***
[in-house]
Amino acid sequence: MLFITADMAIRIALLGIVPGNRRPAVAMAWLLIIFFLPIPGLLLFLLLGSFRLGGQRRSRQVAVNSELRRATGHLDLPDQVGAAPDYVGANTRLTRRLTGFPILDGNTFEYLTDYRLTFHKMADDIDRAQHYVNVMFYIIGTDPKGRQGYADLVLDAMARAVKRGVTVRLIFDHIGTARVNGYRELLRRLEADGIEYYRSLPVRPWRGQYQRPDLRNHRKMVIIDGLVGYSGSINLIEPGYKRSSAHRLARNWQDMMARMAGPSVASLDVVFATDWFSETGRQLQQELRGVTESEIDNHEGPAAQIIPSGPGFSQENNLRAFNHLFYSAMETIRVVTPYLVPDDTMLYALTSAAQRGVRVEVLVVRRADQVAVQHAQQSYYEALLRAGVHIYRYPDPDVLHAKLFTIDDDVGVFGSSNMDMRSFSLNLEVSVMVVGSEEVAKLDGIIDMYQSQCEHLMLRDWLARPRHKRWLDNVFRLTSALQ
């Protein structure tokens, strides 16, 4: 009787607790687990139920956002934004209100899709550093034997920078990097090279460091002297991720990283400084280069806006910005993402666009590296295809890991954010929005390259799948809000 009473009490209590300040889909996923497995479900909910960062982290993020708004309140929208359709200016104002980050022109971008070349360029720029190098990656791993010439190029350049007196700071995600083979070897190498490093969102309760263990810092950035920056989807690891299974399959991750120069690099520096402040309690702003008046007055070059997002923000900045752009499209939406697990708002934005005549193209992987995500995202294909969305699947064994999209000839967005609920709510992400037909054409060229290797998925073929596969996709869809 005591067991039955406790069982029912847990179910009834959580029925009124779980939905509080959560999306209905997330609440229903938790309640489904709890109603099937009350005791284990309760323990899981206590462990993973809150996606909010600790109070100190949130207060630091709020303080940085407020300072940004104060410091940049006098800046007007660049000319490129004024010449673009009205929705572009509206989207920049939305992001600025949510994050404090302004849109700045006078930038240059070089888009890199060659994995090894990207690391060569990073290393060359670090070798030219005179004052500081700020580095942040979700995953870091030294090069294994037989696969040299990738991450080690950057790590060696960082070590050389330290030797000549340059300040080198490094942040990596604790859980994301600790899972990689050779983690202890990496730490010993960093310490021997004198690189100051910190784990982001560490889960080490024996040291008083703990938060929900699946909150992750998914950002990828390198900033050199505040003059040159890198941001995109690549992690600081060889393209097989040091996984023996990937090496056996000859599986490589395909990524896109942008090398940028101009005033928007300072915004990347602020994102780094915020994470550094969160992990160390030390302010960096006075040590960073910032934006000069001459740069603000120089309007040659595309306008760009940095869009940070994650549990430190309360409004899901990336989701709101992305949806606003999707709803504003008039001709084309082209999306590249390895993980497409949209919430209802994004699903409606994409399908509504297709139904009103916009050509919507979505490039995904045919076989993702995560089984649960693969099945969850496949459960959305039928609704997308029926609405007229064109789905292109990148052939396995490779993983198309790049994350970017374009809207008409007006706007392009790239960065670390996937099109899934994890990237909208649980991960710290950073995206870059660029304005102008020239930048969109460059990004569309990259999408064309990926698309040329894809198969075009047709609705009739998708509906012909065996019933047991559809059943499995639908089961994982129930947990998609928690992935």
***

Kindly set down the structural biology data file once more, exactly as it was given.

[in-house]
Amino acid sequence: MLFITADMAIRIALLGIVPGNRRPAVAMAWLLIIFFLPIPGLLLFLLLGSFRLGGQRRSRQVAVNSELRRATGHLDLPDQVGAAPDYVGANTRLTRRLTGFPILDGNTFEYLTDYRLTFHKMADDIDRAQHYVNVMFYIIGTDPKGRQGYADLVLDAMARAVKRGVTVRLIFDHIGTARVNGYRELLRRLEADGIEYYRSLPVRPWRGQYQRPDLRNHRKMVIIDGLVGYSGSINLIEPGYKRSSAHRLARNWQDMMARMAGPSVASLDVVFATDWFSETGRQLQQELRGVTESEIDNHEGPAAQIIPSGPGFSQENNLRAFNHLFYSAMETIRVVTPYLVPDDTMLYALTSAAQRGVRVEVLVVRRADQVAVQHAQQSYYEALLRAGVHIYRYPDPDVLHAKLFTIDDDVGVFGSSNMDMRSFSLNLEVSVMVVGSEEVAKLDGIIDMYQSQCEHLMLRDWLARPRHKRWLDNVFRLTSALQ
């Protein structure tokens, strides 16, 4: 009787607790687990139920956002934004209100899709550093034997920078990097090279460091002297991720990283400084280069806006910005993402666009590296295809890991954010929005390259799948809000 009473009490209590300040889909996923497995479900909910960062982290993020708004309140929208359709200016104002980050022109971008070349360029720029190098990656791993010439190029350049007196700071995600083979070897190498490093969102309760263990810092950035920056989807690891299974399959991750120069690099520096402040309690702003008046007055070059997002923000900045752009499209939406697990708002934005005549193209992987995500995202294909969305699947064994999209000839967005609920709510992400037909054409060229290797998925073929596969996709869809 005591067991039955406790069982029912847990179910009834959580029925009124779980939905509080959560999306209905997330609440229903938790309640489904709890109603099937009350005791284990309760323990899981206590462990993973809150996606909010600790109070100190949130207060630091709020303080940085407020300072940004104060410091940049006098800046007007660049000319490129004024010449673009009205929705572009509206989207920049939305992001600025949510994050404090302004849109700045006078930038240059070089888009890199060659994995090894990207690391060569990073290393060359670090070798030219005179004052500081700020580095942040979700995953870091030294090069294994037989696969040299990738991450080690950057790590060696960082070590050389330290030797000549340059300040080198490094942040990596604790859980994301600790899972990689050779983690202890990496730490010993960093310490021997004198690189100051910190784990982001560490889960080490024996040291008083703990938060929900699946909150992750998914950002990828390198900033050199505040003059040159890198941001995109690549992690600081060889393209097989040091996984023996990937090496056996000859599986490589395909990524896109942008090398940028101009005033928007300072915004990347602020994102780094915020994470550094969160992990160390030390302010960096006075040590960073910032934006000069001459740069603000120089309007040659595309306008760009940095869009940070994650549990430190309360409004899901990336989701709101992305949806606003999707709803504003008039001709084309082209999306590249390895993980497409949209919430209802994004699903409606994409399908509504297709139904009103916009050509919507979505490039995904045919076989993702995560089984649960693969099945969850496949459960959305039928609704997308029926609405007229064109789905292109990148052939396995490779993983198309790049994350970017374009809207008409007006706007392009790239960065670390996937099109899934994890990237909208649980991960710290950073995206870059660029304005102008020239930048969109460059990004569309990259999408064309990926698309040329894809198969075009047709609705009739998708509906012909065996019933047991559809059943499995639908089961994982129930947990998609928690992935």